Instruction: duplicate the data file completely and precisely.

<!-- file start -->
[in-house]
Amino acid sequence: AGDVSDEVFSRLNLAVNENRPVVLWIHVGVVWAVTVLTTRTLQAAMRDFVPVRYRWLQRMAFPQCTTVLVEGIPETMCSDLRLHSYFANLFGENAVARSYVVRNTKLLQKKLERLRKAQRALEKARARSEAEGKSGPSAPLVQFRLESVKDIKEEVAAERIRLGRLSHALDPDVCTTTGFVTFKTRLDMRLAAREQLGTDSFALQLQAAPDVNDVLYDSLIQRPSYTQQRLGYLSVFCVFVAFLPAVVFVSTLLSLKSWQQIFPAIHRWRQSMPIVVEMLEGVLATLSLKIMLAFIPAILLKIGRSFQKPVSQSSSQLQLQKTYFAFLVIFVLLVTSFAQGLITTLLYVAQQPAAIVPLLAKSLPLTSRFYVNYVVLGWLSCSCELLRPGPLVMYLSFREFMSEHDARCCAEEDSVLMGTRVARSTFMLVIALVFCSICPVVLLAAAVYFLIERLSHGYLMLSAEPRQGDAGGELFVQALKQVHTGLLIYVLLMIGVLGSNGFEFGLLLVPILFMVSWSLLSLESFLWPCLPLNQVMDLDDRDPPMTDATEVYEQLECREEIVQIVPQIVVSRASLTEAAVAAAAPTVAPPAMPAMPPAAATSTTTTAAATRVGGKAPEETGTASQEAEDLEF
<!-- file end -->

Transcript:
[in-house]
Amino acid sequence: AGDVSDEVFSRLNLAVNENRPVVLWIHVGVVWAVTVLTTRTLQAAMRDFVPVRYRWLQRMAFPQCTTVLVEGIPETMCSDLRLHSYFANLFGENAVARSYVVRNTKLLQKKLERLRKAQRALEKARARSEAEGKSGPSAPLVQFRLESVKDIKEEVAAERIRLGRLSHALDPDVCTTTGFVTFKTRLDMRLAAREQLGTDSFALQLQAAPDVNDVLYDSLIQRPSYTQQRLGYLSVFCVFVAFLPAVVFVSTLLSLKSWQQIFPAIHRWRQSMPIVVEMLEGVLATLSLKIMLAFIPAILLKIGRSFQKPVSQSSSQLQLQKTYFAFLVIFVLLVTSFAQGLITTLLYVAQQPAAIVPLLAKSLPLTSRFYVNYVVLGWLSCSCELLRPGPLVMYLSFREFMSEHDARCCAEEDSVLMGTRVARSTFMLVIALVFCSICPVVLLAAAVYFLIERLSHGYLMLSAEPRQGDAGGELFVQALKQVHTGLLIYVLLMIGVLGSNGFEFGLLLVPILFMVSWSLLSLESFLWPCLPLNQVMDLDDRDPPMTDATEVYEQLECREEIVQIVPQIVVSRASLTEAAVAAAAPTVAPPAMPAMPPAAATSTTTTAAATRVGGKAPEETGTASQEAEDLEF